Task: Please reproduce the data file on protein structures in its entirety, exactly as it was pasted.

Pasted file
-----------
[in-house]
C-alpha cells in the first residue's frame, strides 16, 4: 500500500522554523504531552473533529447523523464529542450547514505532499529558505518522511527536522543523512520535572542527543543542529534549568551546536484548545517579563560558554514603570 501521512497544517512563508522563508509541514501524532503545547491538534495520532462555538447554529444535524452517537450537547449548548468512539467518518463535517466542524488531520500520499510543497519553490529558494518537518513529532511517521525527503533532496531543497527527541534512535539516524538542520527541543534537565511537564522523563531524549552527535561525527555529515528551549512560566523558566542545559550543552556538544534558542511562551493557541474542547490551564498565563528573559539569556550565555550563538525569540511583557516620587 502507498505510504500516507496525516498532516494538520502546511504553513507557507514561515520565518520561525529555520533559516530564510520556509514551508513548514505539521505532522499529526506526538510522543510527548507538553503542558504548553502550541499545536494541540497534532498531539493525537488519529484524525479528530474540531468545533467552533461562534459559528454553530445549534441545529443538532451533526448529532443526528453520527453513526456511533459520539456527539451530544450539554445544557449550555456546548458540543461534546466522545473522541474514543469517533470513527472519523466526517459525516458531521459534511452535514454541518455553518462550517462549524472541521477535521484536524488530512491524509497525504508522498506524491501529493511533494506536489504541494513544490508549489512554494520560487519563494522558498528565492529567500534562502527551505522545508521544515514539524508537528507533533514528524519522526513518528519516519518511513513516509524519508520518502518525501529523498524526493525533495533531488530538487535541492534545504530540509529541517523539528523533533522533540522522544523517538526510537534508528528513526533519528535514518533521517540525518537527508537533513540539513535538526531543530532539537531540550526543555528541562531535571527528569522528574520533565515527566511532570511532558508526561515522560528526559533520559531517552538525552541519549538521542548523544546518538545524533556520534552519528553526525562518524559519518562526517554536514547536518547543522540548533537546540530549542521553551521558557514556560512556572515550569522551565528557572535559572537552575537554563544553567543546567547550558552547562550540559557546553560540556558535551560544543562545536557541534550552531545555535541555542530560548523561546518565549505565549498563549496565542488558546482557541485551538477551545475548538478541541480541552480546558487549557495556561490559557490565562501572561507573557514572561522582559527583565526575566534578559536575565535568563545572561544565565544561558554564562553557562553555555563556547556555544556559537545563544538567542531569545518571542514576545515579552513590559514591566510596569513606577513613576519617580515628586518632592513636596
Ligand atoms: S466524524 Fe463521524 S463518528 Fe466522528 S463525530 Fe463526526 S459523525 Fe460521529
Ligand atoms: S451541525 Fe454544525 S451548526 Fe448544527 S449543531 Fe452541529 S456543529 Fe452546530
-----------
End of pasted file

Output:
[in-house]
C-alpha cells in the first residue's frame, strides 16, 4: 500500500522554523504531552473533529447523523464529542450547514505532499529558505518522511527536522543523512520535572542527543543542529534549568551546536484548545517579563560558554514603570 501521512497544517512563508522563508509541514501524532503545547491538534495520532462555538447554529444535524452517537450537547449548548468512539467518518463535517466542524488531520500520499510543497519553490529558494518537518513529532511517521525527503533532496531543497527527541534512535539516524538542520527541543534537565511537564522523563531524549552527535561525527555529515528551549512560566523558566542545559550543552556538544534558542511562551493557541474542547490551564498565563528573559539569556550565555550563538525569540511583557516620587 502507498505510504500516507496525516498532516494538520502546511504553513507557507514561515520565518520561525529555520533559516530564510520556509514551508513548514505539521505532522499529526506526538510522543510527548507538553503542558504548553502550541499545536494541540497534532498531539493525537488519529484524525479528530474540531468545533467552533461562534459559528454553530445549534441545529443538532451533526448529532443526528453520527453513526456511533459520539456527539451530544450539554445544557449550555456546548458540543461534546466522545473522541474514543469517533470513527472519523466526517459525516458531521459534511452535514454541518455553518462550517462549524472541521477535521484536524488530512491524509497525504508522498506524491501529493511533494506536489504541494513544490508549489512554494520560487519563494522558498528565492529567500534562502527551505522545508521544515514539524508537528507533533514528524519522526513518528519516519518511513513516509524519508520518502518525501529523498524526493525533495533531488530538487535541492534545504530540509529541517523539528523533533522533540522522544523517538526510537534508528528513526533519528535514518533521517540525518537527508537533513540539513535538526531543530532539537531540550526543555528541562531535571527528569522528574520533565515527566511532570511532558508526561515522560528526559533520559531517552538525552541519549538521542548523544546518538545524533556520534552519528553526525562518524559519518562526517554536514547536518547543522540548533537546540530549542521553551521558557514556560512556572515550569522551565528557572535559572537552575537554563544553567543546567547550558552547562550540559557546553560540556558535551560544543562545536557541534550552531545555535541555542530560548523561546518565549505565549498563549496565542488558546482557541485551538477551545475548538478541541480541552480546558487549557495556561490559557490565562501572561507573557514572561522582559527583565526575566534578559536575565535568563545572561544565565544561558554564562553557562553555555563556547556555544556559537545563544538567542531569545518571542514576545515579552513590559514591566510596569513606577513613576519617580515628586518632592513636596
Ligand atoms: S466524524 Fe463521524 S463518528 Fe466522528 S463525530 Fe463526526 S459523525 Fe460521529
Ligand atoms: S451541525 Fe454544525 S451548526 Fe448544527 S449543531 Fe452541529 S456543529 Fe452546530